Ken Owen, who spent 25 years trying to add a Christian influence to local government and public schools, died Wednesday. He was 76.
Owen, a high-profile Christian activist, founded an organization called Christian Community Concerns, and participated in many Christ-related causes. He was frequently seen at Lodi City Council meetings to promote public prayer and posting of The Ten Commandments at City Hall while fighting the approval of adult bookstores and a cardroom.
Owen also organized Lodi’s observance of the National Day of Prayer each May, promoted “keeping Christ in Christmas” and compiled a candidates guide that focused more on moral issues than whatever the hot political issue at the time.
Owen retired in 2010 and disbanded Christian Community Concerns, saying that God told him to do so. He suffered a mild stroke in February 2010. He had been in declining health since that time.
“I think he held the faith in values that Lodi holds, especially in our government,” Mayor Alan Nakanishi said. “I am deeply saddened. I thought he would live forever.”
Owen’s wife, Jan Owen, acknowledged that her husband’s ministry was sometimes confrontational.
“He did take flak for different things he thought was needed,” Jan Owen said. “If he felt that strongly about it, I was going to be supportive in it.”
Owen was actually an atheist until finding the Lord in 1971, when he stopped fishing on Sundays and went to church instead. In previous News-Sentinel interviews, he said he stopped drinking, smoking, gambling and swearing as well.
“There came a point in his life where he had a real encounter with the Lord, and the rest is history, said former Pastor Dale Edwards, who will return to Lodi from his Oregon home to officiate Thursday’s memorial service at Century Assembly.
Owen said he founded Christian Community Concerns in 1985, when he got a calling from God to exert a Christian influence in the community. He said he began noticing an increase in homosexuality, abortion, pornography and sexual promiscuity in American society.
“Ken was not somebody who would do something halfway,” Edwards said. “Ken was a person who had a very strong moral compass. He wasn’t an antagonist. He was clear in his thinking. He loved his family, church and community, and he just wanted the best for all of them.”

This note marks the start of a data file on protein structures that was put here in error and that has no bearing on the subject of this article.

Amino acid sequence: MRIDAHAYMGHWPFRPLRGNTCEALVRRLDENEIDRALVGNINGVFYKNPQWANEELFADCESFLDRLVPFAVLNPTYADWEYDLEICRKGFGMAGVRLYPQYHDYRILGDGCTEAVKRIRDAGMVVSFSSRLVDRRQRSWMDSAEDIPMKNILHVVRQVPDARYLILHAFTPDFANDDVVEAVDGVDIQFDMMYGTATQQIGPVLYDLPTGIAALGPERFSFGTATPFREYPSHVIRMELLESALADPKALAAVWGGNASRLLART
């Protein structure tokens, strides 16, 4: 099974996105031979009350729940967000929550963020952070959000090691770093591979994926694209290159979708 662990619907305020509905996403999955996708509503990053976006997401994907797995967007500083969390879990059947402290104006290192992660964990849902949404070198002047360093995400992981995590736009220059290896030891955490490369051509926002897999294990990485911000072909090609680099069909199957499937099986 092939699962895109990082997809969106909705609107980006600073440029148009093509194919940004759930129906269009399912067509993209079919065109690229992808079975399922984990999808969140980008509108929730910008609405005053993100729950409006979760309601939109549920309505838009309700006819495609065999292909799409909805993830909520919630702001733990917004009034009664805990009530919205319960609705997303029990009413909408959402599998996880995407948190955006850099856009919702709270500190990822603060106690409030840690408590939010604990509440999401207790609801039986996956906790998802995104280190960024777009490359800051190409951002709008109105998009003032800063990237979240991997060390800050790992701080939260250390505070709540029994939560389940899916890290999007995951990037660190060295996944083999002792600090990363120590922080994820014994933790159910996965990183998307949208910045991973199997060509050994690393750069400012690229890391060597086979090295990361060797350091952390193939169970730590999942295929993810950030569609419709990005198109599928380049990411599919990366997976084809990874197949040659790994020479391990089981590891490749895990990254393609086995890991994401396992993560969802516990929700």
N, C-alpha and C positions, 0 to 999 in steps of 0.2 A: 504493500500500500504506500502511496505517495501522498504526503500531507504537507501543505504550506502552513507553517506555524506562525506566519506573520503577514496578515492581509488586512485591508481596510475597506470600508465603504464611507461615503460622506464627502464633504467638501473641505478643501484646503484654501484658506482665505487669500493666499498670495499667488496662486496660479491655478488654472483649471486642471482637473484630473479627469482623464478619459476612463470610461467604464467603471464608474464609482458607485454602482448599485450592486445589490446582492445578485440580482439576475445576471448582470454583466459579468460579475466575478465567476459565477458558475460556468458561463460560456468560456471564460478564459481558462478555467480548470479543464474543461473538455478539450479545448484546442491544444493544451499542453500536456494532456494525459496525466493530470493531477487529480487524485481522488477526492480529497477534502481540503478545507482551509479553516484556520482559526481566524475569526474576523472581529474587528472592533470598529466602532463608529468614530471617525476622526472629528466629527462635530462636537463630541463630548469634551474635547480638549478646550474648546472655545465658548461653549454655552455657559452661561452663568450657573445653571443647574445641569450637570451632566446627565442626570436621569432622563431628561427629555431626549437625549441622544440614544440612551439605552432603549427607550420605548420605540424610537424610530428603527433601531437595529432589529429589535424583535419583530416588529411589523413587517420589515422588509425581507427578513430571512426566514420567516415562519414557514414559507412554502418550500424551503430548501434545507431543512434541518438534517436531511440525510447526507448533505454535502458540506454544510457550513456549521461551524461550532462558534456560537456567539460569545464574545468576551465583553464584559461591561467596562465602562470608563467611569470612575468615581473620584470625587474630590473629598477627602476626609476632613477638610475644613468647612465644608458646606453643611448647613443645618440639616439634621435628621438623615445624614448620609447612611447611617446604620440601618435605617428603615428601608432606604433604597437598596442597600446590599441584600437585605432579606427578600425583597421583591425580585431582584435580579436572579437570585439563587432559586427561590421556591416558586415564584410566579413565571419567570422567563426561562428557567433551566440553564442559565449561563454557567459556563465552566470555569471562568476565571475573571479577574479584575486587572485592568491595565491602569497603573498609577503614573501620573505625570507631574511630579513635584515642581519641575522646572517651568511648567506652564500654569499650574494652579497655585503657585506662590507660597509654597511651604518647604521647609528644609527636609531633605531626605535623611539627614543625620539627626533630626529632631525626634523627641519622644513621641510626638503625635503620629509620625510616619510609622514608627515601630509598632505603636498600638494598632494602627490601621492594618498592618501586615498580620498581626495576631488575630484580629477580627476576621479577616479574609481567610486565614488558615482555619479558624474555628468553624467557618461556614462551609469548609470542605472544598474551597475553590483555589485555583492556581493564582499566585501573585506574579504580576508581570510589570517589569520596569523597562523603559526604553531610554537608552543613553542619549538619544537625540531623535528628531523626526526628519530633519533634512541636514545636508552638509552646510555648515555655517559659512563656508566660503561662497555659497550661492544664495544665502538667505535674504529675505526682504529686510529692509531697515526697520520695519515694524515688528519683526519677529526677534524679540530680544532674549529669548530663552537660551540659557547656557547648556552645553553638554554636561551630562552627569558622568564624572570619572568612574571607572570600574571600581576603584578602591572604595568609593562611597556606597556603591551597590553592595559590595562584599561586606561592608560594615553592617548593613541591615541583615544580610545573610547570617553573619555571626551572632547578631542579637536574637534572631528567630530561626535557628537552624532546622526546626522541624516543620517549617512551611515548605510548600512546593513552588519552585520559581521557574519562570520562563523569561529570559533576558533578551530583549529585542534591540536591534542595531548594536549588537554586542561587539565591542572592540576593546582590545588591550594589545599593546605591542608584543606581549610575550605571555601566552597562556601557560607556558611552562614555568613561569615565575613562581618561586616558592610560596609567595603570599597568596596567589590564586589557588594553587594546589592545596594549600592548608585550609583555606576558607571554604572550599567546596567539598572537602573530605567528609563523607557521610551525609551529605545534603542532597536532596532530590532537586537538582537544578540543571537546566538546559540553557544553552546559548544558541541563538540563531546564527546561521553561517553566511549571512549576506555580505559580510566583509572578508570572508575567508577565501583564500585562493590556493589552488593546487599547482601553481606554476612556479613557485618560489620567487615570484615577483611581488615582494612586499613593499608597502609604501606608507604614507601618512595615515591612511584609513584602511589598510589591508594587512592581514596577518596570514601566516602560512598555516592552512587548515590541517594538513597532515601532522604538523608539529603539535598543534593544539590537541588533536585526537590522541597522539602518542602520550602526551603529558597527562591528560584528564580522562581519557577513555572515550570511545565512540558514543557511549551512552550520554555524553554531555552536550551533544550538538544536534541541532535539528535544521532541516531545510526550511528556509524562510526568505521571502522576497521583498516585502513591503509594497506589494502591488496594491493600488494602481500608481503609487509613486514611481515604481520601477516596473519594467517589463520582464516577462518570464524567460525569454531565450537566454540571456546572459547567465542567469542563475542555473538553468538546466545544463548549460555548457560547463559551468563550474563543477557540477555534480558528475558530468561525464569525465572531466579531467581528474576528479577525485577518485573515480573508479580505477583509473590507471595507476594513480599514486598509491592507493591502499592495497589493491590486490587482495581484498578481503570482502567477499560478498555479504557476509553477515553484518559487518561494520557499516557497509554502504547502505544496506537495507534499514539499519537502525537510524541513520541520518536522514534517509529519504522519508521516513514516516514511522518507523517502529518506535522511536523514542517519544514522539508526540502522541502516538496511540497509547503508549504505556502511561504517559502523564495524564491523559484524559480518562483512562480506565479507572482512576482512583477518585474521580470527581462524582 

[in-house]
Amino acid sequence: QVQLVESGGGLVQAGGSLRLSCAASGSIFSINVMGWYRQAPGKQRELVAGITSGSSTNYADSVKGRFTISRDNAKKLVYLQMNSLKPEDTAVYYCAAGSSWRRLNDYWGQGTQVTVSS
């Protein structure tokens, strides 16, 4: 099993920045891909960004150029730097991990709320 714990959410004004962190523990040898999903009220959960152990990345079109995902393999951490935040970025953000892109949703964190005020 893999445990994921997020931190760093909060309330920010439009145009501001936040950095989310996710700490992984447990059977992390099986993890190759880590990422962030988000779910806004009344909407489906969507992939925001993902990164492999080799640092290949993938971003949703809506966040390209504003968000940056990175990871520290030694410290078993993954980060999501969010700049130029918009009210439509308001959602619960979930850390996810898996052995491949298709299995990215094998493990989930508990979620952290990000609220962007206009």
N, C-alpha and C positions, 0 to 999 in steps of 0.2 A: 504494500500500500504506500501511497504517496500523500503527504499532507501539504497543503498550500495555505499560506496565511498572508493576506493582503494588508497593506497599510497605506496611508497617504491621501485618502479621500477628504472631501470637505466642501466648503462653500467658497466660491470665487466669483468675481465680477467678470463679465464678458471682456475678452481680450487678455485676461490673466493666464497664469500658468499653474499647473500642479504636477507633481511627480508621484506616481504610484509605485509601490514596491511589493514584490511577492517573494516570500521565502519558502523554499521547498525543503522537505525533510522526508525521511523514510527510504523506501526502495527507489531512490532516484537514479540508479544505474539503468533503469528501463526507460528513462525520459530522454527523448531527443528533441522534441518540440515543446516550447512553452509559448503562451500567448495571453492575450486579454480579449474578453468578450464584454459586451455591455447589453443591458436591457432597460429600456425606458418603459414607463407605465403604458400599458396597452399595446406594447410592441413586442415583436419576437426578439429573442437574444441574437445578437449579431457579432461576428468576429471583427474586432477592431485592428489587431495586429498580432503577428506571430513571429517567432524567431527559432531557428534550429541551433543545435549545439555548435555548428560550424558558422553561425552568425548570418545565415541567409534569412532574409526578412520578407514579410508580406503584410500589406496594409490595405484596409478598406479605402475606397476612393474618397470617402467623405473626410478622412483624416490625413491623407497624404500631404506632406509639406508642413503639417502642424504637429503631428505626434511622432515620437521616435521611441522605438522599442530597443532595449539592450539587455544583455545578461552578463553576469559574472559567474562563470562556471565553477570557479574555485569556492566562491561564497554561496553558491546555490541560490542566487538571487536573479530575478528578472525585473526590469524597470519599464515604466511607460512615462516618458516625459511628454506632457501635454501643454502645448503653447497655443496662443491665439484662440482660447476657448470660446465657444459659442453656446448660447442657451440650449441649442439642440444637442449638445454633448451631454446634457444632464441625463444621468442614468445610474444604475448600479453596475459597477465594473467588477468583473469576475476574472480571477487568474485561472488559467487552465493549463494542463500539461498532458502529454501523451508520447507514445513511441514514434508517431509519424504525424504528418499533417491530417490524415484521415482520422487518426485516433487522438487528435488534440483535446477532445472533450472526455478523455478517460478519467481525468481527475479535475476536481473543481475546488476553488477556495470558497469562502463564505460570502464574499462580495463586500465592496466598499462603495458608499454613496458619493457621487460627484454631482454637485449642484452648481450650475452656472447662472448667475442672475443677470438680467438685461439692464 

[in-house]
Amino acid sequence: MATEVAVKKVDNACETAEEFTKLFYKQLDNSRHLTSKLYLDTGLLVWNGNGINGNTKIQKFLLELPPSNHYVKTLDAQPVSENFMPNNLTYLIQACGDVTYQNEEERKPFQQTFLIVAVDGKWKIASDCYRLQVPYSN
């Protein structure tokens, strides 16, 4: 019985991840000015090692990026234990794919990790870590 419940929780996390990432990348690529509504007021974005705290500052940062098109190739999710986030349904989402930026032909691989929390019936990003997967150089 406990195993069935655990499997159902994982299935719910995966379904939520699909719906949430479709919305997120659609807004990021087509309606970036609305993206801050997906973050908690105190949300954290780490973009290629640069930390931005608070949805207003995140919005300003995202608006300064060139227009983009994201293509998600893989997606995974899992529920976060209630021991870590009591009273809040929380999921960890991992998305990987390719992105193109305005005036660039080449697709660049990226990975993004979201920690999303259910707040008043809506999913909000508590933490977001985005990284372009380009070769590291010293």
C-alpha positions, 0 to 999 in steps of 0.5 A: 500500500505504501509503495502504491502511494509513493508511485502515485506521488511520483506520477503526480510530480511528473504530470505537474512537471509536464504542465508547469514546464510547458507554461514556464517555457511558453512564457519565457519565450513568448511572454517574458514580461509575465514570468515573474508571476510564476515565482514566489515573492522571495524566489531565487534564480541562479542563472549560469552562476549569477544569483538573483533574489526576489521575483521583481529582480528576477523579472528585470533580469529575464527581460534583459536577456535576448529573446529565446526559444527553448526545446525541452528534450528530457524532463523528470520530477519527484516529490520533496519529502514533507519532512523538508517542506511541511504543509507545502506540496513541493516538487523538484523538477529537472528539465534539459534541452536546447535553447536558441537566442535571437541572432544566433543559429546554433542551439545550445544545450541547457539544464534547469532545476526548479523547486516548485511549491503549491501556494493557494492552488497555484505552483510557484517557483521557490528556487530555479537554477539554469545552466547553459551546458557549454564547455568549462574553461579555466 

Owen frequently attended Lodi City Council meetings when moral issues were on the agenda. One such issue came in 2009, when the council agreed to allow prayers before meetings after an out-of-state atheist organization argued that prayer should be banned at government meetings.
Owen also led fights against a cardroom being allowed on Cherokee Lane and adult bookstores to be operated in Lodi. He also supported Proposition 8 in 2008, which defines marriage as a union between a man and a woman.
He also organized Lodi’s celebration of the National Day of Prayer, held each May at the All-Veterans Plaza off Pine Street, and began a "Keep Christ in Christmas" campaign. That includes singing traditional Christmas carols in public schools and for business owners to proclaim themselves as Christians, with the idea being that Christians would be more likely to patronize those businesses.
“He just felt drawn to that ministry (activism),” Jan Owen said. “He felt very strongly the Lord was pointing him that way.”
Jan Owen has wonderful memories of her husband.
“We’ve been married 54 years,” she said. “Ken has always been an even-tempered kind of person. I can’t say enough good about him. He was just a very good man. He was a gentle man. I don’t recall him raising his voice.”
Contact reporter Ross Farrow at email@example.com.